China's Fascination with Live Streaming Scales New Heights

| Jul 17, 2017 09:42 AM EDT

(Photo : Wikimedia)

It's simply impossible to ignore the popularity of online streaming among Chinese people. In China alone there are reportedly over 150 different live streaming platforms for viewers looking for just about any form of real-time entertainment they want online.

This live streaming phenomenon has resulted in a new $4.3bn industry that's literally exploded before our very eyes with no signs of stopping - particularly as Huachuang Securities predict China's live streaming industry could be worth nearly $16bn by the turn of the next decade. Some suggest that the typical demographic of Chinese people engrossed in live streaming are those seeking free entertainment - with the live streaming industry set to outpace cinema box office receipts within a matter of years - and, in some instances, a substitute for romance.

The most popular live streamers tend to be young and attractive singers - many of whom have been able to build eye-watering fanbases of millions of fans from the comfort of their own homes. So, which industries are faring best when it comes to live streaming across China?

Individuals that shine a spotlight onto their everyday lives

The vast number of platforms available to stream from has enabled even everyday "plain Janes" aged around 21 to earn 30 times more than the average Chinese university graduate, just by documenting everything they do at home through their smartphone or tablet devices. Whether these individuals see their popularity wane in the coming months remains to be seen. In an attempt to raise the bar to market entry and improve the overall quality of domestic live streaming, China's Ministry of Culture (MOC) implemented new regulations regarding online streaming at the end of 2016, but that hasn't stopped the Chinese from both watching with fascination and broadcasting.

A fusion of live streaming and online gaming

The China Internet Network Information Center (CNNIC) recently revealed data on the usage share of live video streaming content in China, with streams of online gaming increasing its revenue from 16.5% in June 2016 to 20% in December 2016. The success of gameplay broadcasting platforms such as Huya Broadcasting and Douyu - the latter of which announced two significant rounds of external financing totalling $100m in March 2016 and RMB 1.5bn in August 2016 - would suggest video game streaming and digital publishing is here to stay, with audiences increasingly happy to immerse themselves in a virtual world.

The broad spectrum of live streaming applications used today

Live streaming is equally big business. It's used today for all kinds of entertainment and leisure purposes, as well as in the corporate world. Social media still has arguably the closest link with live streaming, with applications allowing users to stream content and link to directly to their social media profiles.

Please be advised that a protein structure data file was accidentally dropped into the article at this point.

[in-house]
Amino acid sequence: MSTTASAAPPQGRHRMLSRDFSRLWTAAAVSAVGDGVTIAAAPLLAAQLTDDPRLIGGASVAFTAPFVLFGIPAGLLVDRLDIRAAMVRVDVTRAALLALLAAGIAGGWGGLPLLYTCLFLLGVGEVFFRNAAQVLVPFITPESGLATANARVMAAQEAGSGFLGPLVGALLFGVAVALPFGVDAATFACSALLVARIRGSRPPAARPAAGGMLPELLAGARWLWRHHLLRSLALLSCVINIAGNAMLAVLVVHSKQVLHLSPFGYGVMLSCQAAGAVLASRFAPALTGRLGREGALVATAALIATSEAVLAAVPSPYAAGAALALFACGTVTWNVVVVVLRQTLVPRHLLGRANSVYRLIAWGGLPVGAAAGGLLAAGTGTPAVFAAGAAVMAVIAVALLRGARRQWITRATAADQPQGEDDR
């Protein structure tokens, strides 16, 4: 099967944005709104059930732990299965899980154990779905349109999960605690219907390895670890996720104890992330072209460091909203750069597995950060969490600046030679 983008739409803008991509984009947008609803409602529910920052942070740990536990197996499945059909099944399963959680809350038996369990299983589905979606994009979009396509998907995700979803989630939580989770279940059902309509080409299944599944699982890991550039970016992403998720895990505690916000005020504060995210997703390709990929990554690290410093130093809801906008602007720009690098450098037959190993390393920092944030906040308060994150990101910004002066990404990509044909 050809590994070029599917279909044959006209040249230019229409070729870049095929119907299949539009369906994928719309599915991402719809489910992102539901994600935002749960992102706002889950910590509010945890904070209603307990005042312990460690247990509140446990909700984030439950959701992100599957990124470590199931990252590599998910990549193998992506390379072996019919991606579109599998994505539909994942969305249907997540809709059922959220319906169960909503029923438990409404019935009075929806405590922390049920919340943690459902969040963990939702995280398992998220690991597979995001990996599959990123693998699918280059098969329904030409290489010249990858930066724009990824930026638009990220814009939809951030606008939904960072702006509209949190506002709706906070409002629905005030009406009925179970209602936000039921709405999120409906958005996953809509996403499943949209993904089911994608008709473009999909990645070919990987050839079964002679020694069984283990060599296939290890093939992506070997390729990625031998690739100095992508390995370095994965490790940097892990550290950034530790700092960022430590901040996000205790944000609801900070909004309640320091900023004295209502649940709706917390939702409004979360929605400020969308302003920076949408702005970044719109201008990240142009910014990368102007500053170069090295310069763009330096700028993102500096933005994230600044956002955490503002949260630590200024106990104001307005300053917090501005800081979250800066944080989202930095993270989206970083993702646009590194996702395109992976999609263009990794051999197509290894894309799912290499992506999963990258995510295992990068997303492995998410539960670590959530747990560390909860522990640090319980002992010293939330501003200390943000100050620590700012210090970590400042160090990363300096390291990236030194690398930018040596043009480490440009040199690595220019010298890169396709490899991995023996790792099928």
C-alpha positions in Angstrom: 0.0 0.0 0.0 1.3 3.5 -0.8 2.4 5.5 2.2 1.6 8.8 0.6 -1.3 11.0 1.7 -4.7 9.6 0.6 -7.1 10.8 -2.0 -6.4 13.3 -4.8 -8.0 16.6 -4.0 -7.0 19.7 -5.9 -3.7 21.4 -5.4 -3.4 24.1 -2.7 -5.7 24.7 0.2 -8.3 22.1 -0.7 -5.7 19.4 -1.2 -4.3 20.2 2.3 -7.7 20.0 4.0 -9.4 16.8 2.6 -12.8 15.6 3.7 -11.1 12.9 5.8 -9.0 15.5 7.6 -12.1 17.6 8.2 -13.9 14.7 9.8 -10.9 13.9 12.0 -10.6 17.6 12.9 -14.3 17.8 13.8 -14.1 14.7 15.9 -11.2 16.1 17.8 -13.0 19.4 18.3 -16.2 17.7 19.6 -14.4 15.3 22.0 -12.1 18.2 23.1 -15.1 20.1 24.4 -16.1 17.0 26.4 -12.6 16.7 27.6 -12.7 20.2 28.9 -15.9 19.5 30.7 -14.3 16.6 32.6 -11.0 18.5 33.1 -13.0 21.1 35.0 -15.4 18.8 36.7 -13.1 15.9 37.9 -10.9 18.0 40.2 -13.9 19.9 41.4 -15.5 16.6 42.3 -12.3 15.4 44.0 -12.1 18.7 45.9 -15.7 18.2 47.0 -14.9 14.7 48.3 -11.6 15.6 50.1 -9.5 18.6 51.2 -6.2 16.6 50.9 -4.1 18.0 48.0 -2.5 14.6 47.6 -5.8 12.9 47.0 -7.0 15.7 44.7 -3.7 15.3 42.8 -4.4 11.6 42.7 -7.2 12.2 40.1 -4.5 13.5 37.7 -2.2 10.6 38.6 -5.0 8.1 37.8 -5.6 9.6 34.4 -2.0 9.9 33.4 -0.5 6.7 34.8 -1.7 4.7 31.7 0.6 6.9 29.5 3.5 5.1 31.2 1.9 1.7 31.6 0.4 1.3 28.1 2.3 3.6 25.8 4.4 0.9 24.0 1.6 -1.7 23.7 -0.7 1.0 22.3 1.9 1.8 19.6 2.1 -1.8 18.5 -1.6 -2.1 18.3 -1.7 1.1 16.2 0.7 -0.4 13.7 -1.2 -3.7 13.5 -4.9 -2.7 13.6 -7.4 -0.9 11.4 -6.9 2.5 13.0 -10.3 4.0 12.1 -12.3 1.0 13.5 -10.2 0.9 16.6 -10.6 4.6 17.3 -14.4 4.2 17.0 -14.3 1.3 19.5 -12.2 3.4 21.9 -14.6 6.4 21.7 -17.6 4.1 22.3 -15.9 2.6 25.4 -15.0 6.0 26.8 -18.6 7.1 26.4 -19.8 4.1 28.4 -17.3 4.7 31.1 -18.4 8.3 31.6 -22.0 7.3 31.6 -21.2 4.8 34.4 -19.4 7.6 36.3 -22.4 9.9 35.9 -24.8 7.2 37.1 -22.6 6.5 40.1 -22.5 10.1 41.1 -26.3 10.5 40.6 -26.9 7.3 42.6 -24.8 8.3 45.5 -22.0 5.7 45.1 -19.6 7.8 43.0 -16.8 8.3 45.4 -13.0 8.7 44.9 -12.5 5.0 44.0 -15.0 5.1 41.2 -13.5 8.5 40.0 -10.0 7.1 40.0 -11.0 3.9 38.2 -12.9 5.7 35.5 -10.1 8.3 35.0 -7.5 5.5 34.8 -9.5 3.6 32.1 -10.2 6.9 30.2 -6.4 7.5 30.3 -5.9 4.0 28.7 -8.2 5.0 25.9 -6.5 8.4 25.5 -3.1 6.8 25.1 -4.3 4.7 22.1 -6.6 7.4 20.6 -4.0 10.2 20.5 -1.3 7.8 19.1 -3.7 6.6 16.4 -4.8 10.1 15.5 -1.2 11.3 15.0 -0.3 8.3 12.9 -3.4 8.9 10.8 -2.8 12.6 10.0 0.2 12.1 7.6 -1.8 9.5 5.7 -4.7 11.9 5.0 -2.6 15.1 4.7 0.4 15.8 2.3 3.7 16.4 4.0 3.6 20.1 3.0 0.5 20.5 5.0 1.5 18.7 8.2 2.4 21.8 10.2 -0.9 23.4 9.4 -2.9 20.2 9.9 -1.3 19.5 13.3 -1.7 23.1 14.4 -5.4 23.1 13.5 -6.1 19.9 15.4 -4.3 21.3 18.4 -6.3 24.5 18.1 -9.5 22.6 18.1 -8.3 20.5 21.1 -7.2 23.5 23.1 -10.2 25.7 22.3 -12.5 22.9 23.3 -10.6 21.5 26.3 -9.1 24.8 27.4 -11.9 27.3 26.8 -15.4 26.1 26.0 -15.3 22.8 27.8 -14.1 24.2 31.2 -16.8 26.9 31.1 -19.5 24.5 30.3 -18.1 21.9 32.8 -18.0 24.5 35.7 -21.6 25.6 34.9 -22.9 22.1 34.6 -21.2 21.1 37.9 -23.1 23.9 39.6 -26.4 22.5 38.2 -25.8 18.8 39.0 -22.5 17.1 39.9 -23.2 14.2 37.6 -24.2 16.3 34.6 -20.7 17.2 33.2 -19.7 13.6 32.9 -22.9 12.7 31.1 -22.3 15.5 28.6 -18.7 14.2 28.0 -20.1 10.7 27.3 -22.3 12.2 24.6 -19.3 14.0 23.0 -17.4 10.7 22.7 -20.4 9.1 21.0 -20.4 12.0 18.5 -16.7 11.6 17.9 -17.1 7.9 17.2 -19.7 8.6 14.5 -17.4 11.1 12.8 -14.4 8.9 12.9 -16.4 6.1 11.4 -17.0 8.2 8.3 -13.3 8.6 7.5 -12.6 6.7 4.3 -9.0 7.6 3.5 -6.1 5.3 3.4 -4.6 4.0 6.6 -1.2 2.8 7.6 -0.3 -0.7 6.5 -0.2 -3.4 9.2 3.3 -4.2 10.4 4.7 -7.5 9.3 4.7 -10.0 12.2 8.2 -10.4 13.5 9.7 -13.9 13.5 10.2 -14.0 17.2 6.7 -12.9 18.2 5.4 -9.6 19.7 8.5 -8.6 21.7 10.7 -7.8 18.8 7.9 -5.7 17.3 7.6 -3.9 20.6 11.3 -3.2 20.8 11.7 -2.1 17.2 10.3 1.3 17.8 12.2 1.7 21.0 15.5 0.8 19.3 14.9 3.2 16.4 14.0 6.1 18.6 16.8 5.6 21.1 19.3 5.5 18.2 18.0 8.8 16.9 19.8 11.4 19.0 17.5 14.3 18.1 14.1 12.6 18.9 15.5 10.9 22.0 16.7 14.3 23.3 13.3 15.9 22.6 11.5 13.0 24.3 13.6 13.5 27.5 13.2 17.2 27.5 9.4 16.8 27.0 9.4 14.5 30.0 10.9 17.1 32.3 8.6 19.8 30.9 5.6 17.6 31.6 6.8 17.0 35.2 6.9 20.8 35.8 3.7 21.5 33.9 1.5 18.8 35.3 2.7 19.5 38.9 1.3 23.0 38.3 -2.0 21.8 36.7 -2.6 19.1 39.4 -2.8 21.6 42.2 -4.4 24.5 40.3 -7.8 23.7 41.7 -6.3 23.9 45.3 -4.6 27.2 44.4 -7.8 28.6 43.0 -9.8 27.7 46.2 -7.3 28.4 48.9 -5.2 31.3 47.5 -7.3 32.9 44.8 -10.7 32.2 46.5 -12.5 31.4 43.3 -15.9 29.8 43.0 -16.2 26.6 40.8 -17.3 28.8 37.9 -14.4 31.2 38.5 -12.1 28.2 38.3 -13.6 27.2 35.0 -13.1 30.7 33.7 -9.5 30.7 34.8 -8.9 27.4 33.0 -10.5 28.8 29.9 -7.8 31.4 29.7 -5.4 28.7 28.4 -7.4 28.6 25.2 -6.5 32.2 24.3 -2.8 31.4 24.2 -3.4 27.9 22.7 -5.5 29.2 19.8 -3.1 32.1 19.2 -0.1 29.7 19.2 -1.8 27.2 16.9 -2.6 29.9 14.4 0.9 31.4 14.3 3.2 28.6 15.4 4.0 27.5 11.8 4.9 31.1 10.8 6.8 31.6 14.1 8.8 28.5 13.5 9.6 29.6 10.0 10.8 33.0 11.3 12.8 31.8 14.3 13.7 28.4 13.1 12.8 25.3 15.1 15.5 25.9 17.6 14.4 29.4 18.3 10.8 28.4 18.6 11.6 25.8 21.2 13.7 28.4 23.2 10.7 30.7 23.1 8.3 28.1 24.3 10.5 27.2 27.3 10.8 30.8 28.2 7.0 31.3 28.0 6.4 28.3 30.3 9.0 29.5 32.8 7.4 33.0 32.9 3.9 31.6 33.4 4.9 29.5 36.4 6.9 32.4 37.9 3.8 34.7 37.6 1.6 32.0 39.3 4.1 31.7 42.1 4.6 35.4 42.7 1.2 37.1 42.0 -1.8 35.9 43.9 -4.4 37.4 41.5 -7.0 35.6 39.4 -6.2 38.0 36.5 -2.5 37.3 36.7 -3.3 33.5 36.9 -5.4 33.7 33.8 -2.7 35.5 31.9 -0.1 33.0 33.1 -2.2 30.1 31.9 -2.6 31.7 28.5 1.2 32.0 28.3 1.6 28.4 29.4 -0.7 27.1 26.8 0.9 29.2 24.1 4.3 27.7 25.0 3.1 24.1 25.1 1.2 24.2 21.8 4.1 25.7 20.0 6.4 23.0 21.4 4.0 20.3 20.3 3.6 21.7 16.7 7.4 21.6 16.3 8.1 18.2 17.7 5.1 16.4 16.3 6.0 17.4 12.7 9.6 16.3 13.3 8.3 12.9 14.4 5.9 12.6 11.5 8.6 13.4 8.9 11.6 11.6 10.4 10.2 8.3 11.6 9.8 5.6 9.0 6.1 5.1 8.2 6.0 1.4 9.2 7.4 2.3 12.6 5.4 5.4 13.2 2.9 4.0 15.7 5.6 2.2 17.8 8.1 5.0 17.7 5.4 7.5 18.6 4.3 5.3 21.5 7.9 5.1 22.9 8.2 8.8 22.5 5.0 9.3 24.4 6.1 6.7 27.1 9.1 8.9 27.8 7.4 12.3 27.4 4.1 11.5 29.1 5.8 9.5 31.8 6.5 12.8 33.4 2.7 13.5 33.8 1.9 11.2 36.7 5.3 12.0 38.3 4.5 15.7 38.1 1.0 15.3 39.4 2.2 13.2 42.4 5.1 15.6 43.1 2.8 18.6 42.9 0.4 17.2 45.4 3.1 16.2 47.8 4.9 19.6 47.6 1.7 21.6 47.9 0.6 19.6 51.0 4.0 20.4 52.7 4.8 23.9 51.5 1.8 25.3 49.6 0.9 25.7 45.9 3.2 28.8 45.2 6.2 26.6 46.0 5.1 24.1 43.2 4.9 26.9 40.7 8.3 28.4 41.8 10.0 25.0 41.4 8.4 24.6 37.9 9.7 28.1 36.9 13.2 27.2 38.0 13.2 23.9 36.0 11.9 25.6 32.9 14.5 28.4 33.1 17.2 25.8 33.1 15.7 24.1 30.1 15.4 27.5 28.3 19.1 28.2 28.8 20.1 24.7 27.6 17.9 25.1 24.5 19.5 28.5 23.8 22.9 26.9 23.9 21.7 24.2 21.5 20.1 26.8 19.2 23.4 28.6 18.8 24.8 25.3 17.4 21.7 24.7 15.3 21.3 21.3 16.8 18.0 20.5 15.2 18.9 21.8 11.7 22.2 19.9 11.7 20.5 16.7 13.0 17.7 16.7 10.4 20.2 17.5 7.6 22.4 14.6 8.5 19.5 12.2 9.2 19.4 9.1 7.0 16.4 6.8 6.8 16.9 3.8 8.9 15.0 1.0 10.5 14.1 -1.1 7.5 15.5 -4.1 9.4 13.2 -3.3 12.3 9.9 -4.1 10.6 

Facebook Live continues to top the charts of live streaming apps, according to data from UBS Evidence Lab and Statista, with 17% of American internet users preferring this to any other streaming application; closely followed by YouTube (16%), Snapchat (12%) and Periscope (9%). This year, bandwidth to video traffic is expected to total 74% of all internet use. Aside from live streaming to social media profiles, live streaming applications are used today to bring people closer to the action in more ways than one.

Twitter experimented with live streaming NFL games, reaching over 20 million NFL fans; and on the subject of sport, from the 2017/18 English football season, supporters based overseas will be able to subscribe to watch live streams of their teams in action through the iFollow app. Gaming operators like Betway, also incorporate live streaming in their online casino games, connecting their players - who like a gamble just like in real life - to a casino-like real-life table, where dealers deal their cards or spin the roulette wheel for them in real-time and interact with players via a chat box.

Bringing fans of pop stars and bands closer to their idols

(Photo : Wikimedia)

It's always worth noting the impact live streaming has had on the Chinese music industry. Returning back to the CNNIC's report on the usage share of live video streaming, there was a 2% increase in live streams from music concerts between June and December 2016, totalling 15.1% of all streamed content in China by the end of the year.

Social network behemoth Tencent has been video streaming music events in-house or via third parties for almost a decade, with more than half of their concert stream audiences coming from towns and cities where the biggest musicians rarely visit. One of China's most celebrated pop stars, Jolin Tsai entertained approximately 40 million people within 48 hours through the Tencent platform; while the Strawberry Music Festival regularly attracts millions of online views a year.

Last year, live stream entertainers in China were estimated to be earning more in hourly revenue than TV, radio and all other media combined; an incredible statistic and one that sets the tone for the next decade and beyond for online entertainment in China.

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